The diner in which Sullivan and Maguire meet for the first time also tickled me pink, because there is a very similar diner - now abandoned and rotting by the side of the road - near where I grew up. It was opened in 1927.

Incidentally, the Speed Graphic camera Maguire uses is also period-correct. This is a relative rarity in Hollywood, because to a layperson (like me - Gunslinger is the one who pointed this out to me) the different Speed Graphics all look pretty much the same - big boxy black things with bellows and shiny chrome flash guns.

I’d like to add:

The Wrong Trousers:[ul]Considering that everything is below scale and hand crafted, I find the Wallace and Gromit animation shorts to be of the highest quality. The street scenes, when Gromit wakes up in the trash can are impeccable, right down to the chains on the large roll-up doors.

This carries into the museum as well. We are treated to pre-historic scenes of cave-penguins and the like scattered among the exhibits. I especially like how the artists leave an occasional fingerprint in the clay as a sort of “signature.”[/ul]
1984:[ul]The remake starring Richard Burton had some really authentic looking quasi-modern-retro telecom equipment at the desks. I’d be curious to know where the designs or originals of that stuff came from.[/ul]

Having just watched a bit of it again today, the set design for HELLO, DOLLY! is simply spectacular. The attention to period detail, with well-staged business in the remotest corners of extreme long shots, is amazing.

Not so much a set as a shot, but this K-Pax shot is beautiful (I also feel it was a severely underrated movie):

Say what you will about the remake of THE HAUNTING, but those were some damn killer sets.

Terry Gilliam’s Brazil. It’s specifically designed to take place in a non-time setting; some of it looks like it’s Soviet constructivism in the 1930s, some of it looks modern, some of it looks like it’s twenty or thirty years from now. It’s going to be decades before it starts to look dated — which is of course part of the theme.

John Carpenter’s The Thing. They found a shooting location (in Alaska, IIRC) during the summer, built their set, and then walked away for six months. They came back in the middle of winter when it had been snowed in. None of this phony shaved-plastic flakes you normally get for Hollywood snow; the place looks totally authentic, partly because it is authentic, as much as the designers could really do. A big part of the movie’s success as a story of claustrophic isolation is how you subconsciously accept the realistic setting: If it were obviously fake, on soundstages and whatnot, it wouldn’t be anywhere near as scary as it is.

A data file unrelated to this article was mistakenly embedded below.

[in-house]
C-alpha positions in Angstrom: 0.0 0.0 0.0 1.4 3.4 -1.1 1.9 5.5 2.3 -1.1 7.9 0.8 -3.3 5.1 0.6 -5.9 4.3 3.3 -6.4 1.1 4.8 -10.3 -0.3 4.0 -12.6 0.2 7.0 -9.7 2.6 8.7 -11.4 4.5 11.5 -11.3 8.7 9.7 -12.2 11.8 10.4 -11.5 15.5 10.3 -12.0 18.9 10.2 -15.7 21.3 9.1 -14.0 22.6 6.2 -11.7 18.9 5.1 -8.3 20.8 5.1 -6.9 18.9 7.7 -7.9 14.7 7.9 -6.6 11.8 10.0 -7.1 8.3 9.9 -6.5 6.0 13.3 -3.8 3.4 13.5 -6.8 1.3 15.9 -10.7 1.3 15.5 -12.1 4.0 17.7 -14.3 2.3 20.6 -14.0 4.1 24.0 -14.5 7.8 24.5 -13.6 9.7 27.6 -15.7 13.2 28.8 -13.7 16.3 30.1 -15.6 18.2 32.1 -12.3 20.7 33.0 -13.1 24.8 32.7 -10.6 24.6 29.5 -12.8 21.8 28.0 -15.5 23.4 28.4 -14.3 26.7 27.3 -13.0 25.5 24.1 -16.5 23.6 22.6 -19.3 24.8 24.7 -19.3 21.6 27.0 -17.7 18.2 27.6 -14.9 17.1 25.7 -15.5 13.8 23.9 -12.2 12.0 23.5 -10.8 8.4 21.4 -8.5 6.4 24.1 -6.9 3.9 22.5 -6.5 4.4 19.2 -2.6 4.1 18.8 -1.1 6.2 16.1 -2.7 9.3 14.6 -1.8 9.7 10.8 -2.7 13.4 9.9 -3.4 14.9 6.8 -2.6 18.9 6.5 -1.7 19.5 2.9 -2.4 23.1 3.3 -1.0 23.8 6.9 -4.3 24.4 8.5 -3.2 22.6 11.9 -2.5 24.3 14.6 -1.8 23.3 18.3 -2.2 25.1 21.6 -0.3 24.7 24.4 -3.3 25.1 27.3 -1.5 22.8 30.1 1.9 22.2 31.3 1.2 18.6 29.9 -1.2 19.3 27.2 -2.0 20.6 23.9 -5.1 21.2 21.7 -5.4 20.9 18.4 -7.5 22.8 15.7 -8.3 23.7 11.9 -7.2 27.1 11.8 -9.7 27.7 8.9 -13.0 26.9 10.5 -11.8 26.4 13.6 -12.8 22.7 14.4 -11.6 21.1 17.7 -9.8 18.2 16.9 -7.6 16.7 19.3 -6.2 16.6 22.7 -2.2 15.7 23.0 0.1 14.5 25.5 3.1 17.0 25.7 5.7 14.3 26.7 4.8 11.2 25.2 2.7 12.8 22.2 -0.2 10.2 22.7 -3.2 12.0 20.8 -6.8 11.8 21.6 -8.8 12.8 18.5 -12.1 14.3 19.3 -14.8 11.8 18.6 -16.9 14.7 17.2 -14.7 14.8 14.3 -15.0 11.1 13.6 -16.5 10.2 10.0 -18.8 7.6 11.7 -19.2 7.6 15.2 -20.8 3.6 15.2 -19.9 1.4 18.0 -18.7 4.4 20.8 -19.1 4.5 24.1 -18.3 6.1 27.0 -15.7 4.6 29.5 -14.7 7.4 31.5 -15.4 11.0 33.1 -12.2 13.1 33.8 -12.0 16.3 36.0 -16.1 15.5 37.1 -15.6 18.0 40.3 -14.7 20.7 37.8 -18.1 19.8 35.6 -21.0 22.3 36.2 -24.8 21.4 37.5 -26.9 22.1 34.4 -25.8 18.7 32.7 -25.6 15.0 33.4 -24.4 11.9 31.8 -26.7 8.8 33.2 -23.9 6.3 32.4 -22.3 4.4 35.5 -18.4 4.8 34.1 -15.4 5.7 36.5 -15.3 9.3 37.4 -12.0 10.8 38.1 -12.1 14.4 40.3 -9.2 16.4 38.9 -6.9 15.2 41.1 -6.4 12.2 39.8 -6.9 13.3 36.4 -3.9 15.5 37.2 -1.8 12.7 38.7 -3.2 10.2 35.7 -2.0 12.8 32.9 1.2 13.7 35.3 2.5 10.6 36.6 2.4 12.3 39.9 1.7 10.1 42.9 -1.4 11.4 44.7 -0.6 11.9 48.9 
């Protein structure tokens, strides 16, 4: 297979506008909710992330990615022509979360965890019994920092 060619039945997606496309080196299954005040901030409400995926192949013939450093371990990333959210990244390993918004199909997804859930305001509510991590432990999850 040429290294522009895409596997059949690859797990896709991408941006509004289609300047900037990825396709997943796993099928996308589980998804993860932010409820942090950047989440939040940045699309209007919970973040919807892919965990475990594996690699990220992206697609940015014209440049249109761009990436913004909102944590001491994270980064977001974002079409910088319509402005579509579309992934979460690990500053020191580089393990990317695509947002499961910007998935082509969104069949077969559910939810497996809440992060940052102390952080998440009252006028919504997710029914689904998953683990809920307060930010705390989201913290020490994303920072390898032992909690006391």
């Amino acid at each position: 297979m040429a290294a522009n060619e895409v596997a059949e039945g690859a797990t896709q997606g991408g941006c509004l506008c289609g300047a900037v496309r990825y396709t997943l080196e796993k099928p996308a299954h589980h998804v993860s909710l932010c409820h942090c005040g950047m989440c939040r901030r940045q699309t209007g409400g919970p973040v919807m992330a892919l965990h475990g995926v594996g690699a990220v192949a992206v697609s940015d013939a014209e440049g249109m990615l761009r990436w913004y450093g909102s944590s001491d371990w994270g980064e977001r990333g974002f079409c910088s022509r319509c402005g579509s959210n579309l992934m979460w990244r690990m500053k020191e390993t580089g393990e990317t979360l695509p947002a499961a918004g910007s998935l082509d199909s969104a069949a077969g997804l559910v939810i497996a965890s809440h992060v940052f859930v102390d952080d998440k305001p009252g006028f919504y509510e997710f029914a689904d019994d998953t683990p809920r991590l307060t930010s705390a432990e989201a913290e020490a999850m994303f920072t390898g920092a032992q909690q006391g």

Nearly every set design in Brazil grabs my attention. Ducts, telephones, “computers”, anti-terrorist teams, mobile apartments, billboards, restaurants, giant samurai, and even the sewage treatment suits.

To throw a few more out: Dark City, Legend, and What Dreams May Come. Too tired to think of more.

Wizard of Oz


Evil Dead 2

Blade Runner

The City of Lost Children: Wonderful set designs of a quasi-futuristic industrial city where many children are orphans and kidnapped by evil Krank. The interior of Krank’s home with all the inventions (including the brain the jar) is interesting. It gives an image of a ship or submarine.

Hannibal: Say what you will about this movie, but it does have beautiful shots of Flourence, Italy.

I’m going back to Zenster’s OP. Snow White, when first released in Sweden, was dubbed, of course. Most animated features get dubbed, because small kids can’t read the subtitles fast enough. Nowadays there is almost always a theatrical release in original language as well.